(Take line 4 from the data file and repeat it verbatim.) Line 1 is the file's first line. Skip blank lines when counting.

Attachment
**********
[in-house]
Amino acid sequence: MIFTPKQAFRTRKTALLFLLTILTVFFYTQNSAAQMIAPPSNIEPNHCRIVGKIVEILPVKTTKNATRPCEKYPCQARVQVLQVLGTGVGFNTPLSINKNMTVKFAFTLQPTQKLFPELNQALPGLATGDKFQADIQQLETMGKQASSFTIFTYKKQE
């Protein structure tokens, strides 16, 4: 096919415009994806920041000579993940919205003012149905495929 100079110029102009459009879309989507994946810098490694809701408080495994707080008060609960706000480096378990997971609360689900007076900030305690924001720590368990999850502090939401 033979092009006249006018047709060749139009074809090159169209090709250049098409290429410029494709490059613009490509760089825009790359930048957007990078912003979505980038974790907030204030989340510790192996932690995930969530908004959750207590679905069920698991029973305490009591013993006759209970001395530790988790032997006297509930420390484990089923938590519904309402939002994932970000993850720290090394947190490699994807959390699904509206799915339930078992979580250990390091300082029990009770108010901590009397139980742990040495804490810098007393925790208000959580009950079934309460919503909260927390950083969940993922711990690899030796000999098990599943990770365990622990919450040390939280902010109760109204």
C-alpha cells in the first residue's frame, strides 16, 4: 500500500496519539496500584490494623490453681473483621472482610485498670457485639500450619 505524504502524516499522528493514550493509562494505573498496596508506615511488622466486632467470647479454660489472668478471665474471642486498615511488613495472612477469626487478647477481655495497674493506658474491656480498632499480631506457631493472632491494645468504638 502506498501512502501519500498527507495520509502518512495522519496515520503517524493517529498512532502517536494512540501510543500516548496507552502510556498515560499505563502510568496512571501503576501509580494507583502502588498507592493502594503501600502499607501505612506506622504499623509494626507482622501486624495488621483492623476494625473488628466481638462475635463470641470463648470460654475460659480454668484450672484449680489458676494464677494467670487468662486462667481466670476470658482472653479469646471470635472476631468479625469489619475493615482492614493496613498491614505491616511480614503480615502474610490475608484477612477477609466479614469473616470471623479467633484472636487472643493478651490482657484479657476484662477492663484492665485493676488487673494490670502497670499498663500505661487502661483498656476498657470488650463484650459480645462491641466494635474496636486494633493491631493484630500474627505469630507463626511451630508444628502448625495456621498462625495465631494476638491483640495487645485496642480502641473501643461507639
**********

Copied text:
C-alpha cells in the first residue's frame, strides 16, 4: 500500500496519539496500584490494623490453681473483621472482610485498670457485639500450619 505524504502524516499522528493514550493509562494505573498496596508506615511488622466486632467470647479454660489472668478471665474471642486498615511488613495472612477469626487478647477481655495497674493506658474491656480498632499480631506457631493472632491494645468504638 502506498501512502501519500498527507495520509502518512495522519496515520503517524493517529498512532502517536494512540501510543500516548496507552502510556498515560499505563502510568496512571501503576501509580494507583502502588498507592493502594503501600502499607501505612506506622504499623509494626507482622501486624495488621483492623476494625473488628466481638462475635463470641470463648470460654475460659480454668484450672484449680489458676494464677494467670487468662486462667481466670476470658482472653479469646471470635472476631468479625469489619475493615482492614493496613498491614505491616511480614503480615502474610490475608484477612477477609466479614469473616470471623479467633484472636487472643493478651490482657484479657476484662477492663484492665485493676488487673494490670502497670499498663500505661487502661483498656476498657470488650463484650459480645462491641466494635474496636486494633493491631493484630500474627505469630507463626511451630508444628502448625495456621498462625495465631494476638491483640495487645485496642480502641473501643461507639